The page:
Monthly Archives: March 2013

Zynga Awardville

Joining Zynga in 2009 was, well, interesting. I originally came from NetApp which operated at time scales that now seem geological if not cosmological. NetApp did things in the traditional way. Everything was so unbelievably different at Zynga.

One of most bizarre things, to my untrained eye, was our all hands. Basically we did quarterly reviews, and we had these awards that were not cash. I mean, seriously, who wants an award that isn’t cash?

And it wasn’t like we did awards in secret and hidden from view but Mark would call you on stage and personally hand you this statue.

It was, so, not NetApp.

And so in this paper

Colleen shares what she told me when I complained.

All the same, McCreary says she and Pincus think Zynga is on the right track with awards that involve highly public recognition, combined with personalized gifts that have meaningful economic value. Cash alone tends to have a more fleeting impact, McCreary says. If there’s no official discussion of who gets awards, employees don’t get as clear a signal about what conduct and performance wins rewards.  By contrast, Zynga’s winners not only get trophies and applause from their peers — they also are lauded on an internal webpage called … what else? … AwardsVille.

And when she made that pitch back in the day, I didn’t believe her.

Except after my trip to Hawaii, courtesy of an Atlas award.

I actually remember that award more than any other bit of recognition, financial or otherwise, at Zynga.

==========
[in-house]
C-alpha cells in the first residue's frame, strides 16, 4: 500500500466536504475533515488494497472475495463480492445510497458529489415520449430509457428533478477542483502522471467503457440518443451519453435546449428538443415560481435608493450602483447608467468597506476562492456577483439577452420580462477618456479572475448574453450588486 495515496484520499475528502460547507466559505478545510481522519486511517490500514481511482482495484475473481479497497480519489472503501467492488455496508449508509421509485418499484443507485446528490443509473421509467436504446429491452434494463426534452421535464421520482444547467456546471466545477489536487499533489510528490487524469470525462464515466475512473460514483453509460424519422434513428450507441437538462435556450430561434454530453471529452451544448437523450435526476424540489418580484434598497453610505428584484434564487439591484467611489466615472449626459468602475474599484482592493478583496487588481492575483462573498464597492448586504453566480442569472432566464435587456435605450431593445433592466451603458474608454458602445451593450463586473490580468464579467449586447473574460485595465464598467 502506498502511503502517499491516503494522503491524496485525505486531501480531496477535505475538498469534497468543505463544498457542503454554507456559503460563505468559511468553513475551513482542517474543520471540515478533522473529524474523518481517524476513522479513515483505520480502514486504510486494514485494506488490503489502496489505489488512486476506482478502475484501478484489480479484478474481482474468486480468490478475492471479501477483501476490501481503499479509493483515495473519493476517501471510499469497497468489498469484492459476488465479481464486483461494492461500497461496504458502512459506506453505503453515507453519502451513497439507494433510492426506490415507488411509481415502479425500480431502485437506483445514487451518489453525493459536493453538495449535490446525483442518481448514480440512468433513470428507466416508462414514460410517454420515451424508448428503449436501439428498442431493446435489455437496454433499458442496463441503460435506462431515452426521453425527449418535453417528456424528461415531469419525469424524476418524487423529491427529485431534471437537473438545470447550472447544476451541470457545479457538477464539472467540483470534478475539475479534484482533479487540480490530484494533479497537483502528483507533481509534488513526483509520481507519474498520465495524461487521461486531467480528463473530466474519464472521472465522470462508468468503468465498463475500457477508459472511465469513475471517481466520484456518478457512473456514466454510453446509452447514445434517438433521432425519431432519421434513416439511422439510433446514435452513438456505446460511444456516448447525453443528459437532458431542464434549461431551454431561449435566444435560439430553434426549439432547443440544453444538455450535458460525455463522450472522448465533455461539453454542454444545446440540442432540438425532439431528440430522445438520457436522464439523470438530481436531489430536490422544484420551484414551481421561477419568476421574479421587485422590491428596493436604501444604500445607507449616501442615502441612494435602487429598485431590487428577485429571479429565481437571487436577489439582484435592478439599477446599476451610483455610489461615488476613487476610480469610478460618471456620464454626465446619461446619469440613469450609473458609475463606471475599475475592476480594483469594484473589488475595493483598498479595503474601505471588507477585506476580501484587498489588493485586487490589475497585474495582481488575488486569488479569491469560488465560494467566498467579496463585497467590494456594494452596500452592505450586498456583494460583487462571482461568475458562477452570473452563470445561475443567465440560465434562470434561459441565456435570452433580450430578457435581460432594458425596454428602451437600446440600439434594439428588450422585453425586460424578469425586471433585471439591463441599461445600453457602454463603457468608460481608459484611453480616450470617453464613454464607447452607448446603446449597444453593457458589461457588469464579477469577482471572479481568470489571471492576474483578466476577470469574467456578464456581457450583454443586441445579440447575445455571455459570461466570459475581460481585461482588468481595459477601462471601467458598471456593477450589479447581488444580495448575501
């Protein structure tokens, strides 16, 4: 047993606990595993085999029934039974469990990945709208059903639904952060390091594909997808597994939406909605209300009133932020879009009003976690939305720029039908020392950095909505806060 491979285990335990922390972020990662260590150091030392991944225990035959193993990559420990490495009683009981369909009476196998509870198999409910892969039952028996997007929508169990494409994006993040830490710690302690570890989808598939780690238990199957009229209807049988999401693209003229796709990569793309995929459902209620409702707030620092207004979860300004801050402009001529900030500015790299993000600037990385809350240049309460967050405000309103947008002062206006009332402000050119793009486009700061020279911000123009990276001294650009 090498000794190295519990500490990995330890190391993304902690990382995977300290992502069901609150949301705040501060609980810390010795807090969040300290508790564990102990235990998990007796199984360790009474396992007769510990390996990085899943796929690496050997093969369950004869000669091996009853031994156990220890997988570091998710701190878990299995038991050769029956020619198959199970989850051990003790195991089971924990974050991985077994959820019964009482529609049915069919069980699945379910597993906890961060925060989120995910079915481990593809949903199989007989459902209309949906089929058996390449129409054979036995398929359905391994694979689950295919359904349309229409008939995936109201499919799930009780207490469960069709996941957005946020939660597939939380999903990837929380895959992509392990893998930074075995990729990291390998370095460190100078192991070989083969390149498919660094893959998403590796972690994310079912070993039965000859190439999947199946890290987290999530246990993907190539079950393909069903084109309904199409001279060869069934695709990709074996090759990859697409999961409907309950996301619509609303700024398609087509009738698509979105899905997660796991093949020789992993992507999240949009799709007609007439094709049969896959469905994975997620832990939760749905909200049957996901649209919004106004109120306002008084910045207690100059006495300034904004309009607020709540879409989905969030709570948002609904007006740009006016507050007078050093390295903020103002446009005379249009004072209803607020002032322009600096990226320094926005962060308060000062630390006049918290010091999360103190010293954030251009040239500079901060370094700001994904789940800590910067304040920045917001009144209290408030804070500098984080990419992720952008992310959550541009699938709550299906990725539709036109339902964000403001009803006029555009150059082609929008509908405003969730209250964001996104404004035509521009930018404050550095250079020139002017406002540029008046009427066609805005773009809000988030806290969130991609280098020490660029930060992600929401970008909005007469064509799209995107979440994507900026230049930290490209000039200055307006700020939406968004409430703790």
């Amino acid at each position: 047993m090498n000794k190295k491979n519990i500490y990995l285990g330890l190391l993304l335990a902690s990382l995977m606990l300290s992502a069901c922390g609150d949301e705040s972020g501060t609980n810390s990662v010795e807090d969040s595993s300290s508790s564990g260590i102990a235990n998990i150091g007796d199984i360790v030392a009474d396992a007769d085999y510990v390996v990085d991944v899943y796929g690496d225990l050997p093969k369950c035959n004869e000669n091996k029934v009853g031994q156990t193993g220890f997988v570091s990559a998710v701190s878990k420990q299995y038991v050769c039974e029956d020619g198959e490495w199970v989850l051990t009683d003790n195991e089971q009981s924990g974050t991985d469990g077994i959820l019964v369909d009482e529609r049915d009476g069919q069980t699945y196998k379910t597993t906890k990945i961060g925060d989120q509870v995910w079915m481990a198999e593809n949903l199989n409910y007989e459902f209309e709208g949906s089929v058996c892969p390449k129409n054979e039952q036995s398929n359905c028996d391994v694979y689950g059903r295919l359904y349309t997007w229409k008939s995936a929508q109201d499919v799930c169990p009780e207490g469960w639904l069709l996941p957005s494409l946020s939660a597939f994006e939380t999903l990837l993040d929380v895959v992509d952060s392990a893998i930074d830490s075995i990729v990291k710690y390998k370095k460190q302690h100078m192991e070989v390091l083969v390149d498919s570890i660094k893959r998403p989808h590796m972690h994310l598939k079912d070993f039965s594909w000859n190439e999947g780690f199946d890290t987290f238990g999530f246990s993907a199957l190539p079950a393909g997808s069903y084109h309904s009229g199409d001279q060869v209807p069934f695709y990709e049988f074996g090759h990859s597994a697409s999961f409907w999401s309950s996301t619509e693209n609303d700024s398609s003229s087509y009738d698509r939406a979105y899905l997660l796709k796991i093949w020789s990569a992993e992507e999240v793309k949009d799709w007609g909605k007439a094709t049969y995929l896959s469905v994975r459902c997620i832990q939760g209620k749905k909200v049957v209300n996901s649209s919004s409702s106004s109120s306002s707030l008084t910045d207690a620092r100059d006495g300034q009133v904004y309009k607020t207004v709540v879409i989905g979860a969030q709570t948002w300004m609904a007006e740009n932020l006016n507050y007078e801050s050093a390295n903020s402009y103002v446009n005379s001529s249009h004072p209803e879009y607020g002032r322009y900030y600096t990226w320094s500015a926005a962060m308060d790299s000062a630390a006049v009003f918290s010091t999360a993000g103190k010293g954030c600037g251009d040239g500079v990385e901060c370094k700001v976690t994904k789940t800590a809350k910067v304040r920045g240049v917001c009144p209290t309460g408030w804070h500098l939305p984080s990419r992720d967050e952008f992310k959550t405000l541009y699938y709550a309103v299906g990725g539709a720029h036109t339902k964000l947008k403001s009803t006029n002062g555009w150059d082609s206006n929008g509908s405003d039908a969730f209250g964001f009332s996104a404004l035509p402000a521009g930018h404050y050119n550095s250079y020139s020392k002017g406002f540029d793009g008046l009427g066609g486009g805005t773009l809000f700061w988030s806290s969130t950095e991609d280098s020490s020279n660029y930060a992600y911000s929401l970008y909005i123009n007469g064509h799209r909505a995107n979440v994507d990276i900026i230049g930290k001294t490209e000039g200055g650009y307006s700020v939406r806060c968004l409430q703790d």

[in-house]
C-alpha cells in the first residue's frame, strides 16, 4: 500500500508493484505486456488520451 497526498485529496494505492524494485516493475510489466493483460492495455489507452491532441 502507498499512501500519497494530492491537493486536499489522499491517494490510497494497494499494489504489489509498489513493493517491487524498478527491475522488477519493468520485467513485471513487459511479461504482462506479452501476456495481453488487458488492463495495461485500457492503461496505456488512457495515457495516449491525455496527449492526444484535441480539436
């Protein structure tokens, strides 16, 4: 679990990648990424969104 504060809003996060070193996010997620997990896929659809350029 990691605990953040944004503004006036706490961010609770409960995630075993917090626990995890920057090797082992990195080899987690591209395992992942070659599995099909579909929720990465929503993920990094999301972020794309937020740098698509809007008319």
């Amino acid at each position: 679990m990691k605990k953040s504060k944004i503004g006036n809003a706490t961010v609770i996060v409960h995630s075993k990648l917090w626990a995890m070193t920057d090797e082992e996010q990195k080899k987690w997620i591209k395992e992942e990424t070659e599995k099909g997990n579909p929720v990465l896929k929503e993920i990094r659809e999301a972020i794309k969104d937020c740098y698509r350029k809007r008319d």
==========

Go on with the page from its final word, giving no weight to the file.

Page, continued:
So there is method to our madness.

Here’s to Starbucks and Zynga and to many others


supportstarbucks Today is a good day to drink some Starbucks coffee, play a Zynga game, download YMCA from iTunes, post on Facebook, buy a kindle book on Amazon, buy some EMC storage, search on Google about gay rights, tweet your support, and and make a Xerox copy. And you should do all of that, today, in protest against those people who want to boycott any of those companies for having a shred of human decency.

In 1996 I remember the frustration that was felt when Clinton signed DOMA. And I still remember the embarrassment and rage  I felt when California became a scary state (voted in favor of protecting the quality of life of chickens and voting against gay marriage). I also remember my ambivalence in 2004 when Gavin Newsom took a heroic stand in favor of gay marriage. Ambivalent because I was happy that he was doing the right thing, and sad because I knew Karl Rove would use it to great effect against John Kerry.

So here we are in 2013, and perhaps, we have an opportunity to fix something that has been broken for too long.

Regardless of how this goes, I know who our friends are. And it brings me great personal joy to know that Zynga, my employer, joined an amicus brief in support of repeal of DOMA (Defense of Marriage Act).

Did software kill all the lawyers?



Shakespeare’s Dick in Henry VI says: the first thing we do, let’s kill all the lawyers. I wonder what he would say about what’s going on in the legal profession.

One of my recent convictions is that computing systems will transform almost all occupations based on the ability to process, digest, and recall information.

If your job is to read a lot, understand what you read and then offer a summary, then your long-term employment prospects are uncertain.